Typical provisions about how you can theoretically create a consumption tax to get around these issues, but what they are saying is the empirical truth. Consumption (or sales) taxes are inherently regressive. This means they disproportionately affect those who earn less money. When you increase a consumption tax from say 5% to 10%, the brunt of the real life effect will be on individuals who have less discretionary income. Those individuals spend more of their income on basic necessities therefore increasing the cost of those basic necessities will have an undue impact on those individuals.
Beyond whether the sub top whatever percent spend more money, since that is an empirical question. If someone earns $20k per year and spends $15k on basic or close to basic necessities on a tax rate of 5% on those necessities (~$14,286 pre tax), when you bump the tax rate to 10%, they now spend ~$15,714 on those same necessities. That's over $700 that the individual cannot now spend toward investing in their future or building a bankroll to insulate themselves from poor rolls at luck in the game of life.
To my non-trained eyes, there are two ways of challenging this accepted wisdom. One empirical question to challenge this accepted wisdom would be whether growth in what is considered basic necessities scale at such a rate that it will balance out the hit of the tax hike. This seems unlikely to me. Yes, the richer spend more on let's say food than the non-rich, but does someone who earns 10x the $20k earner spend 10x on food? Unlikely. The other empirical question that could challenge this accepted wisdom is whether spending on non-necessities for the richer scales up at a rate that would make up for the increase burden on the poor. I doubt this is the case either, but there are plausible stories one could concoct to lend it credibility. If you have more discretionary income, you're more apt to buy a new gadget or eat out a more expensive restaurant than you would otherwise be.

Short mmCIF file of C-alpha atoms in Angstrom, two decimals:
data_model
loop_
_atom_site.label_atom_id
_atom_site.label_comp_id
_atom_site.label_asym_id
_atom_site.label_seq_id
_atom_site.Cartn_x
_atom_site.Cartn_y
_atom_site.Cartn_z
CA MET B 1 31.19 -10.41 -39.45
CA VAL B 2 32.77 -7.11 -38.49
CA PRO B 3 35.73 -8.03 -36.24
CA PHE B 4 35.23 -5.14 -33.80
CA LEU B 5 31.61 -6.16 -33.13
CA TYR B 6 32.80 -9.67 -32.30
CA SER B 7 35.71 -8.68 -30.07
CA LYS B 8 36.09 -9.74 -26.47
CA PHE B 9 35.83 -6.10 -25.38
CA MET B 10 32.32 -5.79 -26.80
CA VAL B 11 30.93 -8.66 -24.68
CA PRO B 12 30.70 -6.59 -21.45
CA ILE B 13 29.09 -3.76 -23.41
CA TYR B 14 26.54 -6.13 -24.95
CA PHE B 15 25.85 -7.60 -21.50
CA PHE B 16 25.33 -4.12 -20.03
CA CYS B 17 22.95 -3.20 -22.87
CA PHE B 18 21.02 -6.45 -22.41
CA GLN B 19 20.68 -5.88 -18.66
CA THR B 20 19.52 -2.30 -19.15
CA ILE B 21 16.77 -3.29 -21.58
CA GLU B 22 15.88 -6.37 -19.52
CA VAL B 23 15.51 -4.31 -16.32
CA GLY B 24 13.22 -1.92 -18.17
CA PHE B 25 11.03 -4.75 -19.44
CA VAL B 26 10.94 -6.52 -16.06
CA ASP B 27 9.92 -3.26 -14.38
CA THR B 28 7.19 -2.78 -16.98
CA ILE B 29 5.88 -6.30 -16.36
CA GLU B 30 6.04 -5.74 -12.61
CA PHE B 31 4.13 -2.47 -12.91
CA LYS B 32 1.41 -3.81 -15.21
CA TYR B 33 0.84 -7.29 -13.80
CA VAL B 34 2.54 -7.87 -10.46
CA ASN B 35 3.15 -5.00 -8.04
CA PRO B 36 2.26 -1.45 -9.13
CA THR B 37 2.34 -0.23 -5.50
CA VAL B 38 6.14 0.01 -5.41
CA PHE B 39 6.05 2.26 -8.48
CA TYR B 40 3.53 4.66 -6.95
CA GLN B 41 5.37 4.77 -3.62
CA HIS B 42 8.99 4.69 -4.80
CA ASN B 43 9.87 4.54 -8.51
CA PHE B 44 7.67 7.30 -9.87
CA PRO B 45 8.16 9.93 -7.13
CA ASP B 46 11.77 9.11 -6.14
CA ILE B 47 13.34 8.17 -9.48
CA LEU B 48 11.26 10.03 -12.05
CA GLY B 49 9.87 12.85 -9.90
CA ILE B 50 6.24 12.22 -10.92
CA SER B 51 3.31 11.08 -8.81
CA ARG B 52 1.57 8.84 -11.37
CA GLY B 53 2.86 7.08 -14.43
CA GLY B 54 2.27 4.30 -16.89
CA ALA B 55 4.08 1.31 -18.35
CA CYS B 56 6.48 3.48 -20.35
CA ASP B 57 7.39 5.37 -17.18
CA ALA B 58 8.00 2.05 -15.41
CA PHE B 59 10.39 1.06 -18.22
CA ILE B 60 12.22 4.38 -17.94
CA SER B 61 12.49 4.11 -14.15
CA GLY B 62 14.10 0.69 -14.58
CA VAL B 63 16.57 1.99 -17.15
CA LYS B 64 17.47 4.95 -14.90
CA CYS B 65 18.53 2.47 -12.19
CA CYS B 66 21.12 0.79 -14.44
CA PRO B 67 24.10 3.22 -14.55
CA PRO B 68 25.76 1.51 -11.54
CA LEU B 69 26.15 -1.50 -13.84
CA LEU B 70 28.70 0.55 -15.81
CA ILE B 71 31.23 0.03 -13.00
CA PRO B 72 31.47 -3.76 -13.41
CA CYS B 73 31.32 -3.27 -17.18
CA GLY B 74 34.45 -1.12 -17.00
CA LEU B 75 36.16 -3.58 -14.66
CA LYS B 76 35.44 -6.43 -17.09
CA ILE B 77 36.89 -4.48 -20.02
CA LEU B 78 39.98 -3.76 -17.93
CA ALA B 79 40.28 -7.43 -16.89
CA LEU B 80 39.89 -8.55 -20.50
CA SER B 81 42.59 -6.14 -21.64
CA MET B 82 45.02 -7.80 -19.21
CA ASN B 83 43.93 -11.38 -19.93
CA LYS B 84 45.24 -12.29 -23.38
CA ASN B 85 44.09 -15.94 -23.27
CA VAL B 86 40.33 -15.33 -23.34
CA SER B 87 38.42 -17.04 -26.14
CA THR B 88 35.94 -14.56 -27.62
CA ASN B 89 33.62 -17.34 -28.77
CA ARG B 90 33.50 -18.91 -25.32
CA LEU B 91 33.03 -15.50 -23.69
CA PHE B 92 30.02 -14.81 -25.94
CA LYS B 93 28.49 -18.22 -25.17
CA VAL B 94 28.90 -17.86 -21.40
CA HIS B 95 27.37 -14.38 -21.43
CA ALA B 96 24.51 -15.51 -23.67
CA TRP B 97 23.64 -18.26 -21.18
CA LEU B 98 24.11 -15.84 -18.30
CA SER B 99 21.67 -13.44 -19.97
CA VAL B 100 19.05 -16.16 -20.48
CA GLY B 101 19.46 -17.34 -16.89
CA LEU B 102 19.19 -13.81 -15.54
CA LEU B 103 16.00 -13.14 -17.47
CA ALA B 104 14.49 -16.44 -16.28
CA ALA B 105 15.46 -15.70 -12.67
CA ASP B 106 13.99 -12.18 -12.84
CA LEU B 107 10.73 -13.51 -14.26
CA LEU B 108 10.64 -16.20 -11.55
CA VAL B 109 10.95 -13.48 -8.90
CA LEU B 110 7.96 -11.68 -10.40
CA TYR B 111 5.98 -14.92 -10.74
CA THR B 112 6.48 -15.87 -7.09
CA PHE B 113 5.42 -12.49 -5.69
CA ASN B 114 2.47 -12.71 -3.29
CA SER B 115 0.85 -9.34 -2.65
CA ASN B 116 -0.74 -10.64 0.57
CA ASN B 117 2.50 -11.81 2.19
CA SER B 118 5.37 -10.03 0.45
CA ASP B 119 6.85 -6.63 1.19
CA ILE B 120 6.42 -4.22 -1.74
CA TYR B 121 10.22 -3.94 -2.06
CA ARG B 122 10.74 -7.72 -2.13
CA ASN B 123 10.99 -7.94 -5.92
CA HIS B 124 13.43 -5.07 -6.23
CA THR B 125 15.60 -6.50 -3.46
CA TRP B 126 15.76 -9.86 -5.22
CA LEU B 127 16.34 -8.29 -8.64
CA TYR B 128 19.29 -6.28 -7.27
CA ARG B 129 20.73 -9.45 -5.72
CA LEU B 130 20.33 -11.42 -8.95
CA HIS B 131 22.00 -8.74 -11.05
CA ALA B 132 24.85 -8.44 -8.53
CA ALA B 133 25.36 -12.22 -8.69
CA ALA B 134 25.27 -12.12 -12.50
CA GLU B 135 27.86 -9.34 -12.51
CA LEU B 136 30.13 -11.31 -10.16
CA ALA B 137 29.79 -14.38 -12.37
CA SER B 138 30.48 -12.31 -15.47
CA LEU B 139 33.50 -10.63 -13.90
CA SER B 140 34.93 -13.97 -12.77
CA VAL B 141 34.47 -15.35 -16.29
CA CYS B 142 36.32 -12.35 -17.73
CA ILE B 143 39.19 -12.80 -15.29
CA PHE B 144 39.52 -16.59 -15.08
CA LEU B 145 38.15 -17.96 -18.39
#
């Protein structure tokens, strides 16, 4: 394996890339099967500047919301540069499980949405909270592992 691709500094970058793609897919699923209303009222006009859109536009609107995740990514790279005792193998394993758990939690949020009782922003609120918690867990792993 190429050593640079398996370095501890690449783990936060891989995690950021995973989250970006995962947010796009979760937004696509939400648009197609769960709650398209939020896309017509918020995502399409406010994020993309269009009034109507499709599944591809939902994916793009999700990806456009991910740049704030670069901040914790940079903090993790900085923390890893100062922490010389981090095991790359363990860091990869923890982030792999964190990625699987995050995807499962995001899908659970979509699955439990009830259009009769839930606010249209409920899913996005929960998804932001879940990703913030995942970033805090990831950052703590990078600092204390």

IMO, neither of those empirical questions adequately address the moral question of what is the impact on the poor. Even if it were the case that the person who earns 10x spends 10+x on food, that isn't something the state should really care about. If Joe Millionaire has to switch from the $100 bottle of wine to the $50 bottle of wine it doesn't rival the moral concern the state should show towards Joe Working Poor who is out $700 on the literal basic necessities they need to survive. When you have situations where the state decreases the ability of those struggling to succeed in life, then the state isn't living up to its obligations. But this is admittedly a moral concern, not an empirical one.